The Indian Street food and Chaats are dine in only, due to the nature of the dishes and the need to enjoy them fresh and crispy. Chaat is a category of Indian street food that hits every component of taste. It is a combination of sweet, sour, tangy, crunchy, umami, and spicy.

The “Papdi Chaat” is Indian canape wafers topped with potatoes, chickpeas, yogurt and chutneys. It ate like a bowl of cereal or platter of nachos. Although as good as it was in texture and taste, less would have been more. This was enough for 6, but ordered for 2.

The “Mumbai Vada” is a dairy-free battered potato dumpling seasoned with green chilli, tempered cumin, and mustard. I expected a fully encased bundle, but was served my dumpling pre-cut up. From presentation sake, I would have liked this in smaller bites, left as a whole. Flavour and texture wise, it was much like a somosa, but without the traditional accompanying chutneys.

When it comes to Indian cuisine, it doesn’t matter where I go, or how much I try, I always gravitate towards butter chicken. I would not be satisfied without giving Sula on Main’s version a try, and sauce wise it held up. Rich and creamy with the flavour of their Tandoor broiled chicken in tomato, cream and butter sauce coming through. My only critique was that the pieces of chicken were dry, despite them being left in large bulky chunks. I Would have liked bite sized portion of chicken, cooked tendered instead.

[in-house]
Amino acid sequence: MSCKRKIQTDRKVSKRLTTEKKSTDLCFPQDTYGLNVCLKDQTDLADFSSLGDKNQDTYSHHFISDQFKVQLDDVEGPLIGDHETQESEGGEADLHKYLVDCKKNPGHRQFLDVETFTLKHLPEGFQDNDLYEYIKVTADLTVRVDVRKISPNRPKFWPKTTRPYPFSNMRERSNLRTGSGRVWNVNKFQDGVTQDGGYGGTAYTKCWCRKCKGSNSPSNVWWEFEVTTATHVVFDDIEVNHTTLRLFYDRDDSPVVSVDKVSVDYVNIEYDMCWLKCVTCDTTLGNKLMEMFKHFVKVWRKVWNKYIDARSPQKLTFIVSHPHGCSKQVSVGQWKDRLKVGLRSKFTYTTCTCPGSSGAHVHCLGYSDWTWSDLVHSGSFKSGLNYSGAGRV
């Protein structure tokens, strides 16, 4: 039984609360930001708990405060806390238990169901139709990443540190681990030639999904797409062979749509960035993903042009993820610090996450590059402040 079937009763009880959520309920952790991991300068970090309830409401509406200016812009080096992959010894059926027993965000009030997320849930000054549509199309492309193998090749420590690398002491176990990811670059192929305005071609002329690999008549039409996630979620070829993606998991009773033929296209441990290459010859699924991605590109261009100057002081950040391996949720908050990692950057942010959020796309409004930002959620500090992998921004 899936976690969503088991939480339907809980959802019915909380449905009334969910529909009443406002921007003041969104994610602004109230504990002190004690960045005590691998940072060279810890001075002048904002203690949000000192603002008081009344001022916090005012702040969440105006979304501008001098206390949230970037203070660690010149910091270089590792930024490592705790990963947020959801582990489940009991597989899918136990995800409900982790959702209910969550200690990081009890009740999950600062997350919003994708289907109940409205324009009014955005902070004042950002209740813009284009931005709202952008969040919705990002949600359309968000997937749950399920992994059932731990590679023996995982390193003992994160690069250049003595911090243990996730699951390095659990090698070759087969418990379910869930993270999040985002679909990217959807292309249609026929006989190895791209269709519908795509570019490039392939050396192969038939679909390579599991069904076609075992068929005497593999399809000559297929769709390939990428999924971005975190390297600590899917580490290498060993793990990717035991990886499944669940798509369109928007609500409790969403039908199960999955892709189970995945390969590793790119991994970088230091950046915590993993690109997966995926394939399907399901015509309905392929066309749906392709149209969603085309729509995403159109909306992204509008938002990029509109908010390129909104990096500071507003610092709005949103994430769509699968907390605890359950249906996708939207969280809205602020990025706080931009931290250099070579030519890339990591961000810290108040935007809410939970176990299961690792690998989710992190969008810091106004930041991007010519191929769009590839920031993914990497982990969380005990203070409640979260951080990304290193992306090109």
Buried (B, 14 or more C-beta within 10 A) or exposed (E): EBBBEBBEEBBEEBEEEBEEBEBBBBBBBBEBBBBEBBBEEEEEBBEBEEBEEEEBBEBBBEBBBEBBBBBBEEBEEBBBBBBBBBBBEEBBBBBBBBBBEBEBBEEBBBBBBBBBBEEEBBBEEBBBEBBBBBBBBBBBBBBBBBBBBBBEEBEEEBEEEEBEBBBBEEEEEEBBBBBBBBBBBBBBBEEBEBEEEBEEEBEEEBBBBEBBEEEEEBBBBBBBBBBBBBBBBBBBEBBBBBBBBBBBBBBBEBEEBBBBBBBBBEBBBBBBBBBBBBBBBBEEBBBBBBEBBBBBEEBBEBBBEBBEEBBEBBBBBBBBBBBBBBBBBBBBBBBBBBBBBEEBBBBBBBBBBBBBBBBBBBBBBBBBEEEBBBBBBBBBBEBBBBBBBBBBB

And unique to the Main Street location is Sula’s seafood offerings. It showcased the regional cuisine of Mangalore, a coastal town in the southern part of India. Between lobster and crab, we gravitated towards crab due to our server’s suggestion, however based on what we had, I would suggest the lobster instead.

 

The “Jenji Gassi” is local Dungeness crab cooked in a coconut curry, highlighting flavours from byadigi chillies, poppy seeds, and cumin. The crab was cumbersome to crack in such an opulent setting. I appreciated its whole, shell and all in our presented serving. However, found the work it took to crack and peel not worth the little amount of meat that came out of it; especially as it was bland. The sauce on the other hand was a treasure. I sopped it all up with the naan below and greedily drizzled it over the rice as well.

 

The Main Street location of Sula also boasts a Tandoori oven, so we were sure to partake in a couple of dishes that required a longer baking. The following two came with a 30 minute warning, so order early and expect to wait with cocktails in hand.

The “Tangdi Kebabs” were described as “Iran’s culinary gift to India”. They are chicken drumsticks char-grilled in the tandoor. The result, an excellent grill flavour from the blacken char, with the smokiness adding levels to the chicken’s seasoning. And here I thought I liked it a lot, until I tried the lamb below.